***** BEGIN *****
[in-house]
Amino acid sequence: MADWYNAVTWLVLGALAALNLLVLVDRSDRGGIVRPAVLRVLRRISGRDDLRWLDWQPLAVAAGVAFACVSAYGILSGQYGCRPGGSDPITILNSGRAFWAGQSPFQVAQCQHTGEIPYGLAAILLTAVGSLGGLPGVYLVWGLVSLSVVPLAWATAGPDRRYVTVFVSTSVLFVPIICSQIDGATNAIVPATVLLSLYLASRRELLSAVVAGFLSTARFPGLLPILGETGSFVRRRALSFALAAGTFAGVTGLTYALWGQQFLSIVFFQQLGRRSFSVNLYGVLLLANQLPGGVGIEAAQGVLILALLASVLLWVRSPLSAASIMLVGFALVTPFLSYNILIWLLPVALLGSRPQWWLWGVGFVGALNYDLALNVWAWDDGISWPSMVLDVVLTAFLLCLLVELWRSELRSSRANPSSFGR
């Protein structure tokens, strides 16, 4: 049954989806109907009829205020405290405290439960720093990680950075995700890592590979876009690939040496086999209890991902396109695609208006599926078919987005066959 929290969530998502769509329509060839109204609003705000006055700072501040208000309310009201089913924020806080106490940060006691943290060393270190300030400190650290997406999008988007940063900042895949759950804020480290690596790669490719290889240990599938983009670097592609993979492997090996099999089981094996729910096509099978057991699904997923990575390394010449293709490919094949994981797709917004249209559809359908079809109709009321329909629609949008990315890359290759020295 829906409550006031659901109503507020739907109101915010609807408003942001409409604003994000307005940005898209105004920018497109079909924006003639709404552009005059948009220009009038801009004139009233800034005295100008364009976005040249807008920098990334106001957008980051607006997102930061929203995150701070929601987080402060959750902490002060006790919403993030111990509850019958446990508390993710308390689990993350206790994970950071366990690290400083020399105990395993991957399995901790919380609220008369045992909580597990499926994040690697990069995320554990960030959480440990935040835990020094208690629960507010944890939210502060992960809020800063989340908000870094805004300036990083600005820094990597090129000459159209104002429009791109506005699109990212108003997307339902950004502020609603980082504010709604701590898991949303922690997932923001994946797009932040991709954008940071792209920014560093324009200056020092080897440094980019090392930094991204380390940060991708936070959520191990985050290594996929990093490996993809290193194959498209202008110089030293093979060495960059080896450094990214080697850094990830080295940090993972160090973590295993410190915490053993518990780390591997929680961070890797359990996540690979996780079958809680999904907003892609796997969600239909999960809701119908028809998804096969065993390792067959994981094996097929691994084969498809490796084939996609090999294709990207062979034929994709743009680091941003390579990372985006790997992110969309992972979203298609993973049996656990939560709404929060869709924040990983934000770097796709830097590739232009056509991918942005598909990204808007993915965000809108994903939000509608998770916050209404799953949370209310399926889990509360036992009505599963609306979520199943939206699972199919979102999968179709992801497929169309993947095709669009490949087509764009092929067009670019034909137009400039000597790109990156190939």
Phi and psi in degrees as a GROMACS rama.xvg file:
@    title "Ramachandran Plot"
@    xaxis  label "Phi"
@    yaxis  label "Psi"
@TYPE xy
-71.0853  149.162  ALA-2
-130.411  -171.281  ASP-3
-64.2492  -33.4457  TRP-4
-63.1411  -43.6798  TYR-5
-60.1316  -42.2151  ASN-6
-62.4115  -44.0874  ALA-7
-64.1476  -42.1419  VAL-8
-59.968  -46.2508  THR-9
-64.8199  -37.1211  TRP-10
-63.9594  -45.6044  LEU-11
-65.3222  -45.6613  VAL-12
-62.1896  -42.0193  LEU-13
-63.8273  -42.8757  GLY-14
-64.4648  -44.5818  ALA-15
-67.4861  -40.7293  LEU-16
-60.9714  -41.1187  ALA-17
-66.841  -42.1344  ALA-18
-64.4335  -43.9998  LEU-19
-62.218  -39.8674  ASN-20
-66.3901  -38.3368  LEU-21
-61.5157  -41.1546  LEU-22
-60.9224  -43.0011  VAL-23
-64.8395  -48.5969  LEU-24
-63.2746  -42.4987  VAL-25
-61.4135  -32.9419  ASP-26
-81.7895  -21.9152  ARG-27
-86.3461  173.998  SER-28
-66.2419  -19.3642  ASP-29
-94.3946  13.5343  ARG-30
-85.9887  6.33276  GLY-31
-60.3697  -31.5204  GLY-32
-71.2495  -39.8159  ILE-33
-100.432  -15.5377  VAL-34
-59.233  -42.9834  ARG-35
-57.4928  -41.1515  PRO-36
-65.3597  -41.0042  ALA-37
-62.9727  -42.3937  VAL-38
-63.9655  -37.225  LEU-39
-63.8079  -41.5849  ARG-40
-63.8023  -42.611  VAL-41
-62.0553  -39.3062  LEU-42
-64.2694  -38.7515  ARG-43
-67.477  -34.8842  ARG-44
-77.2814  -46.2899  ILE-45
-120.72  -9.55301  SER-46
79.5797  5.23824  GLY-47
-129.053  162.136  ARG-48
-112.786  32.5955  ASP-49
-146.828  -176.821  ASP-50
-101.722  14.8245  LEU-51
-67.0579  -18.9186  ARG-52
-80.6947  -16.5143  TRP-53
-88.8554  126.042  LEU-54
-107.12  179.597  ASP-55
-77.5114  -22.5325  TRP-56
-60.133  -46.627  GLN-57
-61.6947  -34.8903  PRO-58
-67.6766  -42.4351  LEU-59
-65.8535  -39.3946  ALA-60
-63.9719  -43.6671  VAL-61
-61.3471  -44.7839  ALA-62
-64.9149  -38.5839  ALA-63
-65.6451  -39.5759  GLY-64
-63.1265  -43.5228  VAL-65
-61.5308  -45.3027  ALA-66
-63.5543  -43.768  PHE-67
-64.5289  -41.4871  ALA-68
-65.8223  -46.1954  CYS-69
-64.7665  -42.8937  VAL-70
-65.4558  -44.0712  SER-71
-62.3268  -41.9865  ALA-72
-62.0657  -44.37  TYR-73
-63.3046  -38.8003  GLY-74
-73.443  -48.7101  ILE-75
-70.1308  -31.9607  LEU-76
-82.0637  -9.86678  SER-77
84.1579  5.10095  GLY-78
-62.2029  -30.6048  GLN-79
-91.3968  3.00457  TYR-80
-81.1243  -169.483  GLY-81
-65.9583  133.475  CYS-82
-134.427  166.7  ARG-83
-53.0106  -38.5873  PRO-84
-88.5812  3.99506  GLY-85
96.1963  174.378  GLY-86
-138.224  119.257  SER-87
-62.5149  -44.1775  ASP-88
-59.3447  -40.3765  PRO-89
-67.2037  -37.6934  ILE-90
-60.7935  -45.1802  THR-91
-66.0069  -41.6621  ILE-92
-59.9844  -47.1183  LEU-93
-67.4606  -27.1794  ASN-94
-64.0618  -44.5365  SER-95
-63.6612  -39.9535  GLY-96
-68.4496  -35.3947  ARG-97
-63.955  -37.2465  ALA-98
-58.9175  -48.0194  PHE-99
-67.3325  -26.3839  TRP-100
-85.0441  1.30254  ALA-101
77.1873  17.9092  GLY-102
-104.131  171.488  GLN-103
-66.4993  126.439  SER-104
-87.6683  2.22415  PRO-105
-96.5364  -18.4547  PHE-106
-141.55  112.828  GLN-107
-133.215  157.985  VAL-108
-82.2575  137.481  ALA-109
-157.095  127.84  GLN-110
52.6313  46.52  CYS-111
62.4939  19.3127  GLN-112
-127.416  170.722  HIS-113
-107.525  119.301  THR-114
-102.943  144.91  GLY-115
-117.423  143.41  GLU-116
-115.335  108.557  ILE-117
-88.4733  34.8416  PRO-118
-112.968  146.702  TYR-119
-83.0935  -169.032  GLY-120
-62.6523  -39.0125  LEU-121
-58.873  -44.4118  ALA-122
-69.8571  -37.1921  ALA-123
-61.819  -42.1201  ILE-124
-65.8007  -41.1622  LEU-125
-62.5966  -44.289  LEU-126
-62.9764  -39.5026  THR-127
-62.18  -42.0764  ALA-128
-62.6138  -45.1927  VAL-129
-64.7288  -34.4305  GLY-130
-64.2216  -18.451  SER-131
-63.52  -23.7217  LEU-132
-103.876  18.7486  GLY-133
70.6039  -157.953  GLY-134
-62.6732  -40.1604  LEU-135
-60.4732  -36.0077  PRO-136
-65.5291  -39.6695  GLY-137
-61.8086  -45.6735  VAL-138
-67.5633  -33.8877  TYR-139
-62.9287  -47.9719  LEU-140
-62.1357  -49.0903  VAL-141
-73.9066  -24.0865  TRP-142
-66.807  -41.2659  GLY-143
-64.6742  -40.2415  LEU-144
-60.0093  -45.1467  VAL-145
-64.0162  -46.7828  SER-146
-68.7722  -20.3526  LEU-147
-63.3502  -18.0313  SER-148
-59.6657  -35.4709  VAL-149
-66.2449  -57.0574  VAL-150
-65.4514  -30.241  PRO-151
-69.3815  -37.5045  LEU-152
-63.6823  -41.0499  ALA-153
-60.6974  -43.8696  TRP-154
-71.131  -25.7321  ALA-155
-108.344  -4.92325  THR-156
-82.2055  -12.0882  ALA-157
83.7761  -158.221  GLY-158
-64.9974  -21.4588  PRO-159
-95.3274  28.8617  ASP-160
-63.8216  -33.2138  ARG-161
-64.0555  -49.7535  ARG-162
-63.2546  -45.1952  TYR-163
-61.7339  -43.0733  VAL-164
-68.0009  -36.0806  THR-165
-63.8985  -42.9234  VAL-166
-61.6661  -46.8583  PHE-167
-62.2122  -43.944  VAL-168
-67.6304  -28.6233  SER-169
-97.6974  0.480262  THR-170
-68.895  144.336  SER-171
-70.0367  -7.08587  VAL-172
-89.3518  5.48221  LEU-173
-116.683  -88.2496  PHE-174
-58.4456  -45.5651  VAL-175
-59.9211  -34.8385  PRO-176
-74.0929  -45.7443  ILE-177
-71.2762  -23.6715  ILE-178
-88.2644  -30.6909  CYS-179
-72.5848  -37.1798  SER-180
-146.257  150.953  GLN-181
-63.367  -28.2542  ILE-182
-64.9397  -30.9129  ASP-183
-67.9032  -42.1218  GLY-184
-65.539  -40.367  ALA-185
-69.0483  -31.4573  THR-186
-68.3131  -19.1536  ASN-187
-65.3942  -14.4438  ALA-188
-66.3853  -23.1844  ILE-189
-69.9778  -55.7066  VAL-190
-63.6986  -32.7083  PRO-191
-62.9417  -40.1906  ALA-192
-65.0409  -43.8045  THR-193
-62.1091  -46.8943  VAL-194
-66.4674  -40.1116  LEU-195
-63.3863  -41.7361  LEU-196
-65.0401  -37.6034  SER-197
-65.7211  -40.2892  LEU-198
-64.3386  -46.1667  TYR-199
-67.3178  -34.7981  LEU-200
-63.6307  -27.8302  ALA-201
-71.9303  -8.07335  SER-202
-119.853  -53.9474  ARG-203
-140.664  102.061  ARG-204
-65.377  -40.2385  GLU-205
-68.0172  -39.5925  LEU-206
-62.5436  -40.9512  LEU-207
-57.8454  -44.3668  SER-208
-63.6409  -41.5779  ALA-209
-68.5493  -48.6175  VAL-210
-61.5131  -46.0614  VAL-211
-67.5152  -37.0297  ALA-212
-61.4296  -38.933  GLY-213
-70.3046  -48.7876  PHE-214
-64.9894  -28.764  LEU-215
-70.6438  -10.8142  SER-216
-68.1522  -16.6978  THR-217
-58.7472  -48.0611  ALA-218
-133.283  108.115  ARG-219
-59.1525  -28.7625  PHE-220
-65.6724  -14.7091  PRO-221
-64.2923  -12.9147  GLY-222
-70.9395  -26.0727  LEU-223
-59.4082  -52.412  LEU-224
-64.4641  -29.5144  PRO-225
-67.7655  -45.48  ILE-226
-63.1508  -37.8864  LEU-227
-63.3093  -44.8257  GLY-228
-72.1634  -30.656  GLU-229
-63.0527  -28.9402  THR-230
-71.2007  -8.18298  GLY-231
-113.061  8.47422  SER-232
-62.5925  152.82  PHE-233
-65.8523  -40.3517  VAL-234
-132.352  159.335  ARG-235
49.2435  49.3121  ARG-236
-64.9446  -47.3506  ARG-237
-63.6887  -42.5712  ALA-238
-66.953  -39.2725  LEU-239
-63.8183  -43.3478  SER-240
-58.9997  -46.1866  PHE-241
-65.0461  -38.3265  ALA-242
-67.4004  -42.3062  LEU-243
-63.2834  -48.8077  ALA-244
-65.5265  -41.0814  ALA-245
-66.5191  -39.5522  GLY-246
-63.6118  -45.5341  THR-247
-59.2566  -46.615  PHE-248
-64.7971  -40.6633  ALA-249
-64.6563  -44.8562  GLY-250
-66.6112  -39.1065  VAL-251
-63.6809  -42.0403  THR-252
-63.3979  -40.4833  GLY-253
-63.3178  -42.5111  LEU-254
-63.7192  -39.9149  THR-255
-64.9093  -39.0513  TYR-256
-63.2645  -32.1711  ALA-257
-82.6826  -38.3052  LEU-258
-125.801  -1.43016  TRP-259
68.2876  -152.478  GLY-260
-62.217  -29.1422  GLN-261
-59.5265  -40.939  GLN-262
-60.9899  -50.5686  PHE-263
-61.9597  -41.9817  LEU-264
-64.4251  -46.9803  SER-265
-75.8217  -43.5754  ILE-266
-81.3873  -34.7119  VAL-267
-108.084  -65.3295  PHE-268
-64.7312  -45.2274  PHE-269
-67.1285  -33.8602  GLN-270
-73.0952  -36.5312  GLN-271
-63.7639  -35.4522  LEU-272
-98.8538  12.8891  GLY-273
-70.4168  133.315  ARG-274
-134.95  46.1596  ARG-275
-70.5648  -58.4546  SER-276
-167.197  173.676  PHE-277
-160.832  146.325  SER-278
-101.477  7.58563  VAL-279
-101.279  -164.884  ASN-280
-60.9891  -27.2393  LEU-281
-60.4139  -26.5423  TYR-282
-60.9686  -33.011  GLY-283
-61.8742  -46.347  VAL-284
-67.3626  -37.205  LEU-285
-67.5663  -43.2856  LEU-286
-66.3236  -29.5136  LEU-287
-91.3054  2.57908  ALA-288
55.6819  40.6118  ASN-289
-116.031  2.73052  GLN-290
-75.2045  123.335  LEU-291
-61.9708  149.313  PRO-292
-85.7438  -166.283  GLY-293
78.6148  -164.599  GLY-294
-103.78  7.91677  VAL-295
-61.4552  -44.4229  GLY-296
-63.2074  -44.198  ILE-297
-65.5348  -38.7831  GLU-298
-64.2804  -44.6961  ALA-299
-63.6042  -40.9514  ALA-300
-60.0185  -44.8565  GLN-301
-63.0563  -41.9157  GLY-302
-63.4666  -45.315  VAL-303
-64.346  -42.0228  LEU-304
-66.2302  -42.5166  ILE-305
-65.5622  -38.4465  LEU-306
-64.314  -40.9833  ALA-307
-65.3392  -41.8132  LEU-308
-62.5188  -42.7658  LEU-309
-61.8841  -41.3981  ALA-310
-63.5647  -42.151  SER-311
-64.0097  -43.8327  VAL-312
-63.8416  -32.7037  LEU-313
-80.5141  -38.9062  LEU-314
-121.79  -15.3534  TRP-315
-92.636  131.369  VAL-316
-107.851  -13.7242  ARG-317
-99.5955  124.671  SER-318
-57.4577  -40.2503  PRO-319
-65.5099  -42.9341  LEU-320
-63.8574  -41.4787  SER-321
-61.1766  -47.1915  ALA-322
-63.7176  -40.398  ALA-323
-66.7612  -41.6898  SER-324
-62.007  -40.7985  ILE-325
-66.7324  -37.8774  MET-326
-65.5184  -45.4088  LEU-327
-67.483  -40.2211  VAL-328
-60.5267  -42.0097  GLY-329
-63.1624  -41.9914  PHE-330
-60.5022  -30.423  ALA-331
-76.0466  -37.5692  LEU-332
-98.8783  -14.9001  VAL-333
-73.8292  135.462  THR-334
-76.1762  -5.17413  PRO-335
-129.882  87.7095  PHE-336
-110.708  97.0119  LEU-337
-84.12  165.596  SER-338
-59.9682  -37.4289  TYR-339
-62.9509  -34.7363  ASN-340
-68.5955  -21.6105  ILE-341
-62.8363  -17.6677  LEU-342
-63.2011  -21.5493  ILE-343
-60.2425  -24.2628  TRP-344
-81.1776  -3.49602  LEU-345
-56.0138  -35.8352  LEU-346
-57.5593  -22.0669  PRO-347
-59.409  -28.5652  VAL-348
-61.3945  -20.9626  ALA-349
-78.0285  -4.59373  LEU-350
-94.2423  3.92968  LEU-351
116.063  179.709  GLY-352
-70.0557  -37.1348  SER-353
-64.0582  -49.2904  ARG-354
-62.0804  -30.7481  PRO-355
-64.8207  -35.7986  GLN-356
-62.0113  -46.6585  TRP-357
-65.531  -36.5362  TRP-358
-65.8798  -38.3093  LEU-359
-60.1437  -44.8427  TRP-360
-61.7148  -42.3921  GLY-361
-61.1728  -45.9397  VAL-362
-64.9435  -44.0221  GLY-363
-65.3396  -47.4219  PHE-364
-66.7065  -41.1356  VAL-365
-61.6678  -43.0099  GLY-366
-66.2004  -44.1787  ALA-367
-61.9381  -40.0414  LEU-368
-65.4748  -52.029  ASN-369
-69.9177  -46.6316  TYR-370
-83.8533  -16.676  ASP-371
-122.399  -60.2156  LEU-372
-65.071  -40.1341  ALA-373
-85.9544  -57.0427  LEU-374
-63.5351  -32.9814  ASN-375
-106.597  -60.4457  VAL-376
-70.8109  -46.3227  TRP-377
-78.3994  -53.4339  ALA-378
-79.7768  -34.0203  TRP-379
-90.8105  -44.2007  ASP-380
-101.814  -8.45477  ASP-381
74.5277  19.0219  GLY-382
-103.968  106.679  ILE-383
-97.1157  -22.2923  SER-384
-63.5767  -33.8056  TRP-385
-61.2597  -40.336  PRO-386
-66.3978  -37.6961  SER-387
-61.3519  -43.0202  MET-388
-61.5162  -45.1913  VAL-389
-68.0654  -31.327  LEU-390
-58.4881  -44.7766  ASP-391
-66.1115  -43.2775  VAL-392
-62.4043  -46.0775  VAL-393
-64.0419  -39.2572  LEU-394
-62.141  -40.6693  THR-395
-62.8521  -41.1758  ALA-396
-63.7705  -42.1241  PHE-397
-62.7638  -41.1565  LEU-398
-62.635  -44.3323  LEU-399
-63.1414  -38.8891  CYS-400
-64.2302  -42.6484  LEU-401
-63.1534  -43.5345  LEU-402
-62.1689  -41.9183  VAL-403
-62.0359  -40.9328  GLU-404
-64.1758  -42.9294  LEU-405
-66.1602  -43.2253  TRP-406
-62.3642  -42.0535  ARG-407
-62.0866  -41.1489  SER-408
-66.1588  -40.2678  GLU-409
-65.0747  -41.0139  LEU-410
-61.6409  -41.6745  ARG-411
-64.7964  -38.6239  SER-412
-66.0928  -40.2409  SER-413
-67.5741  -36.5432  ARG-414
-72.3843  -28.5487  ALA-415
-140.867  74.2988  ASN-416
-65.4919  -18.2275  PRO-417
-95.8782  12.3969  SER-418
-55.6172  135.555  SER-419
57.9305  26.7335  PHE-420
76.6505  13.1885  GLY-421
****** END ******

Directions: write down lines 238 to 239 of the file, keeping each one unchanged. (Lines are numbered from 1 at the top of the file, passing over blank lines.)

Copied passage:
-71.2007  -8.18298  GLY-231
-113.061  8.47422  SER-232